Menu merchant accused of selling 'counterfeit' fine wine

Misrepresented Château Lafite Rothschild has been discovered being sold on Chinese e-commerce site, says a news report.

The revelation followed comments by consumers to a website called Wine Fancier saying that 'look-alike' 2009 Lafite was being sold on the online marketplace, The Drinks Business reports.

According to the online auction listing, the wine was described as a first growth wine from the Bordeaux region in France, which are considered the top ranked wines, of which Château Lafite Rothschild is considered one of the best.

However, there were discrepancies with the label, which was significantly different from genuine Château Lafite Rothschild. According to the description, the wine should have been labelled as a Pauillac first growth, reflecting the most prestigious wine-growing district of Médoc in the Bordeaux region and where Château Lafite Rothschild is produced. But the wine was labelled 'Chapelle Lafils' with Vin de Pays Bordeaux also appearing on the label, which is a 'country wine' classification of lower quality.

The seller was a Zhejiang-based wine company established in 2015, engaged in the online auction of selling international, domestic and local brands as well as rare wine and "committed to preferential prices".

A genuine bottle of 2009 Lafite can fetch around $1,159, according to The listing on had a starting bid of $737 for six bottles.

In a statement sent to, said: "We identified a third party merchant selling wine with a Chinese name similar to another brand and confirmed that this could easily be confusing to consumers. As a result, we immediately removed the product from the site before any had reached customers."

The Chinese e-commerce site has always insisted it takes a zero tolerance approach to counterfeits, and has publicly criticised rival Alibaba for its track record on brand protection.In this instance, it claims that "this was in fact an issue related to trademarks, but was incorrectly portrayed as a counterfeit issue. The names of the two wine were different, but confusing, which is why we immediately removed them."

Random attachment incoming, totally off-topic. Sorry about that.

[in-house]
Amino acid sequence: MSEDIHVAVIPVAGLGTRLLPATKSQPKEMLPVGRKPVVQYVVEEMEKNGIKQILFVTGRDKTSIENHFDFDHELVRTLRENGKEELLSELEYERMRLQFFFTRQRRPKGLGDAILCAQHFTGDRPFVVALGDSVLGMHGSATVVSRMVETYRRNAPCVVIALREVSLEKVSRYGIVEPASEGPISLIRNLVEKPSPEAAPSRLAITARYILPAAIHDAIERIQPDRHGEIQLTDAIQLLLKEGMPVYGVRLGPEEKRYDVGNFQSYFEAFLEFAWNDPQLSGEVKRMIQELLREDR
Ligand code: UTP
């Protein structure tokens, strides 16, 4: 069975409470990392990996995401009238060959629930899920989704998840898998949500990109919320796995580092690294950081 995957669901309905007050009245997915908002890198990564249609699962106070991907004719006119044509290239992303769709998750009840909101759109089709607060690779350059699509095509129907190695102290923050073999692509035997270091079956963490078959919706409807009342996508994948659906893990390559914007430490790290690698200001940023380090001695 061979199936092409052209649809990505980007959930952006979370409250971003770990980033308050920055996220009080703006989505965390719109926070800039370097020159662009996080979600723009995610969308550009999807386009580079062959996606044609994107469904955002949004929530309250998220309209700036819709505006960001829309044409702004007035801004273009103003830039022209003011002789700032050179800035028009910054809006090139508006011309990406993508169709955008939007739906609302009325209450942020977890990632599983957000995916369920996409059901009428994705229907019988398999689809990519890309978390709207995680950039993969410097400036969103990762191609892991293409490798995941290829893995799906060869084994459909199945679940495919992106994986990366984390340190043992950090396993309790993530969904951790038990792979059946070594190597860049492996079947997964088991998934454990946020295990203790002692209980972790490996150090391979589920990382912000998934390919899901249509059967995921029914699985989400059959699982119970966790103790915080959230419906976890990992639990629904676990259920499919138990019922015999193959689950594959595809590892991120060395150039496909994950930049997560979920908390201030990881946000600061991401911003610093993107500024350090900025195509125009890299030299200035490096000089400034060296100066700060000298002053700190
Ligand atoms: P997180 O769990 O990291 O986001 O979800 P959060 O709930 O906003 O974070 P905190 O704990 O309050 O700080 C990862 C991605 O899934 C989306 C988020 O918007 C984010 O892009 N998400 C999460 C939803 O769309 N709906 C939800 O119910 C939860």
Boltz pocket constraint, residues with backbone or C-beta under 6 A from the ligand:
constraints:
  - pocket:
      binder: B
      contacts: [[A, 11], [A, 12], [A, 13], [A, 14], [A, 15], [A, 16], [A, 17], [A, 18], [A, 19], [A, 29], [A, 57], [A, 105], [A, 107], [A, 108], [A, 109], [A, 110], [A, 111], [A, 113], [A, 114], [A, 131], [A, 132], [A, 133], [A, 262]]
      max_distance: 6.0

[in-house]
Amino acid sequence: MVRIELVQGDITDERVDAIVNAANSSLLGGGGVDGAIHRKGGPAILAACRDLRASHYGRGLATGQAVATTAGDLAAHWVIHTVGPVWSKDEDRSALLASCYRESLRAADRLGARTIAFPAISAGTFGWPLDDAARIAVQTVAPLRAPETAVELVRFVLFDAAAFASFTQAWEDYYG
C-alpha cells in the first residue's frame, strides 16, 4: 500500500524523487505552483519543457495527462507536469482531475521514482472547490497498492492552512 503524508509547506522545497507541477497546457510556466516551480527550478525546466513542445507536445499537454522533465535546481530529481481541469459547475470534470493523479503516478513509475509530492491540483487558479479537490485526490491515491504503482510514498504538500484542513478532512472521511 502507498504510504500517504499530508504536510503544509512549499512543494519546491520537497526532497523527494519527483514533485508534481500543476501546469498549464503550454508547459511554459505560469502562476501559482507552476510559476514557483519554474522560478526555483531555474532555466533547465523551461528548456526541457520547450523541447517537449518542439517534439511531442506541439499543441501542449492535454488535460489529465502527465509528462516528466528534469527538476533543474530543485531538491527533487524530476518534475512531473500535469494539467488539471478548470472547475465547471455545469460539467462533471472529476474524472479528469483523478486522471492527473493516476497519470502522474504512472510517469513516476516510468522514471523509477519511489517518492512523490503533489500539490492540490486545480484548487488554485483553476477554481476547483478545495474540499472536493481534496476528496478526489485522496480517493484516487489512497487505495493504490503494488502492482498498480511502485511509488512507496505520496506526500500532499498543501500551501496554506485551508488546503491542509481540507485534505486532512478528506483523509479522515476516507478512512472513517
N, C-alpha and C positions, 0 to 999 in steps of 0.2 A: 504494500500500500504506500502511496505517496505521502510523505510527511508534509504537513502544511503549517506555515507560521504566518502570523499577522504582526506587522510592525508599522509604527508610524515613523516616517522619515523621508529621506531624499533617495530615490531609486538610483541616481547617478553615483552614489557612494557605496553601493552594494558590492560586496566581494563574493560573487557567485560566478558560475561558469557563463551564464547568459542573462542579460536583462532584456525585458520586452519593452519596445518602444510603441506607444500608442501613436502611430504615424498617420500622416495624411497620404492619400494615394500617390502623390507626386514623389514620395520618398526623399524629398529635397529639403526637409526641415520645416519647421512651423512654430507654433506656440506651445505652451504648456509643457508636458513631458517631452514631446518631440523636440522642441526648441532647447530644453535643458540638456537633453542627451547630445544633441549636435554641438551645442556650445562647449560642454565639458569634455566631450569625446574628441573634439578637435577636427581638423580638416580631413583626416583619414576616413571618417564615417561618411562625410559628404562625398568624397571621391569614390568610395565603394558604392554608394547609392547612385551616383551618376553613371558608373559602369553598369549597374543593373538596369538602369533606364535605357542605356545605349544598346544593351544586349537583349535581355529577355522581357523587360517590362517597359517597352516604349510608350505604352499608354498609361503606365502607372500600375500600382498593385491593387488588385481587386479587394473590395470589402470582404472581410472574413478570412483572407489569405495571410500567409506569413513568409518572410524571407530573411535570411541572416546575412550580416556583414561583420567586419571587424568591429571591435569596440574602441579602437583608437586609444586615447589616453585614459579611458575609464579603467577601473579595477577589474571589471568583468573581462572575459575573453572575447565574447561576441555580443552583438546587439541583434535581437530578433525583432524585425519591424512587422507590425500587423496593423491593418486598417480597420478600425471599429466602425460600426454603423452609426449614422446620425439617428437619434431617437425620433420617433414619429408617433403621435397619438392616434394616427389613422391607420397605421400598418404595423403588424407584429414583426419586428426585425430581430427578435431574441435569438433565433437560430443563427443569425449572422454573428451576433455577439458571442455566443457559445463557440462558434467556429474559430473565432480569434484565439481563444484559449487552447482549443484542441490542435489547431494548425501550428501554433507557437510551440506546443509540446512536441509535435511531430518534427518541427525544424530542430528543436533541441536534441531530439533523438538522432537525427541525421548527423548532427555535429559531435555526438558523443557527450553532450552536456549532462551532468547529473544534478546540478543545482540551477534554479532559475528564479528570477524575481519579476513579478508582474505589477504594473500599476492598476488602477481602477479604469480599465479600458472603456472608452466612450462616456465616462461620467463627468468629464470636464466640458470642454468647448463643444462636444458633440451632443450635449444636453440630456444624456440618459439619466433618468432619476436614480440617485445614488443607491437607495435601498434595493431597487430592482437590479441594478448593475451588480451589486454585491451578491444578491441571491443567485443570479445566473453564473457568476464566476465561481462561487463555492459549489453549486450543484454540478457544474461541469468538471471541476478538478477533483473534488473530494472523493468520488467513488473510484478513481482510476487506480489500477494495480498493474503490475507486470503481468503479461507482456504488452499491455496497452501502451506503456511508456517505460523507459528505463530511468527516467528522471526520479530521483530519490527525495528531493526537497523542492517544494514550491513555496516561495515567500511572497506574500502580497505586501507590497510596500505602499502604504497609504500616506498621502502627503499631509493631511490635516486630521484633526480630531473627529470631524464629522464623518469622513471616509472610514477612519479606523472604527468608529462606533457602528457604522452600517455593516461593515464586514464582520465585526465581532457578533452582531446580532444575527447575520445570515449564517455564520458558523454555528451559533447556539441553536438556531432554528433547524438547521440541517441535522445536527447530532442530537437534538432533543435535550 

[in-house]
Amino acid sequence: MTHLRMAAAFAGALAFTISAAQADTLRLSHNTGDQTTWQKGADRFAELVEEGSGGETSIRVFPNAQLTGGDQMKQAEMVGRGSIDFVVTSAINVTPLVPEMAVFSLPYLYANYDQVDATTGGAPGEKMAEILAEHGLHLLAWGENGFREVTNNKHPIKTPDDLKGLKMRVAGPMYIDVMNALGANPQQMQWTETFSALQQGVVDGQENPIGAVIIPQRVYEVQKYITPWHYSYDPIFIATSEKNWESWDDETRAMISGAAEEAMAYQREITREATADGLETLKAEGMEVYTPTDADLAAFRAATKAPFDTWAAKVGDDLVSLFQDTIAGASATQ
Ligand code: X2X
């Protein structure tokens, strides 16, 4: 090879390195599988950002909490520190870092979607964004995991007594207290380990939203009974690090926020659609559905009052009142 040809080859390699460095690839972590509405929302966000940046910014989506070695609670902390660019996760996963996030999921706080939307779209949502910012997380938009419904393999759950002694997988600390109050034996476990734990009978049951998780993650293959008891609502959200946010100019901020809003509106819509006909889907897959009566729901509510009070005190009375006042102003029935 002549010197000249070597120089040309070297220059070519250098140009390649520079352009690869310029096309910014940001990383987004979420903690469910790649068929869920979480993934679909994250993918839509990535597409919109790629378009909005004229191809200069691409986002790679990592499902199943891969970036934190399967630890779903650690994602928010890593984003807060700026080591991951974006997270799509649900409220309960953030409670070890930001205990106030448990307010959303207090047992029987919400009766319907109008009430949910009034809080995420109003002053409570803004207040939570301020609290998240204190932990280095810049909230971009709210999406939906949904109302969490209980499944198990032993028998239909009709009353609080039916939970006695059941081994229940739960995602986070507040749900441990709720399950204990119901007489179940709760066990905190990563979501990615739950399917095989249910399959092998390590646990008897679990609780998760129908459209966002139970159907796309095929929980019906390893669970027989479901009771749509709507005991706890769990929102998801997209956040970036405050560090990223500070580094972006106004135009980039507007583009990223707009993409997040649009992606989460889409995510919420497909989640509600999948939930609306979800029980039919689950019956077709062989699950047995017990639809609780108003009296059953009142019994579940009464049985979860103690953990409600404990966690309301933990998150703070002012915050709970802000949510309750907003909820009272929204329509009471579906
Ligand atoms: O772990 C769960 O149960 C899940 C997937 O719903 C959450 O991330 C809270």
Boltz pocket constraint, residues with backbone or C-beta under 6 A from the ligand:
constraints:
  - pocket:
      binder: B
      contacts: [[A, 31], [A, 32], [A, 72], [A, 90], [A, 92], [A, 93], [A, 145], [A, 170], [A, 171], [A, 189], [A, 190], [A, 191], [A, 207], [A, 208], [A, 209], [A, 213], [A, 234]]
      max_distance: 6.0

Fake wine in China is a booming industry based on growing demand, with estimates suggesting that 70 per cent of the wine in the country is counterfeit, affecting both high-end and cheaper branded wines, with Château Lafite Rothschild one of the most popular brands to fake. By some accounts, there have been more bottles of fake Lafite 1982 sold than the number of genuine bottles produced in France.

Most of the fake wine appears to be produced and consumed in China, with reports of unsanitary production sites including toilets, pigsties and a hospital morgue. But government officials believe many counterfeit operations take place on boats moored in international waters.

Most counterfeit activity in China involves either the production of look-alikes of inferior wine with fake labels or the refilling of genuine bottles.

In 2012, Chinese police arrested six people and seized more than 4000 bottles of fake Château Lafite Rothschild. Bottles had been re-labelled and were being sold for 7,000 yuan ($1,000).

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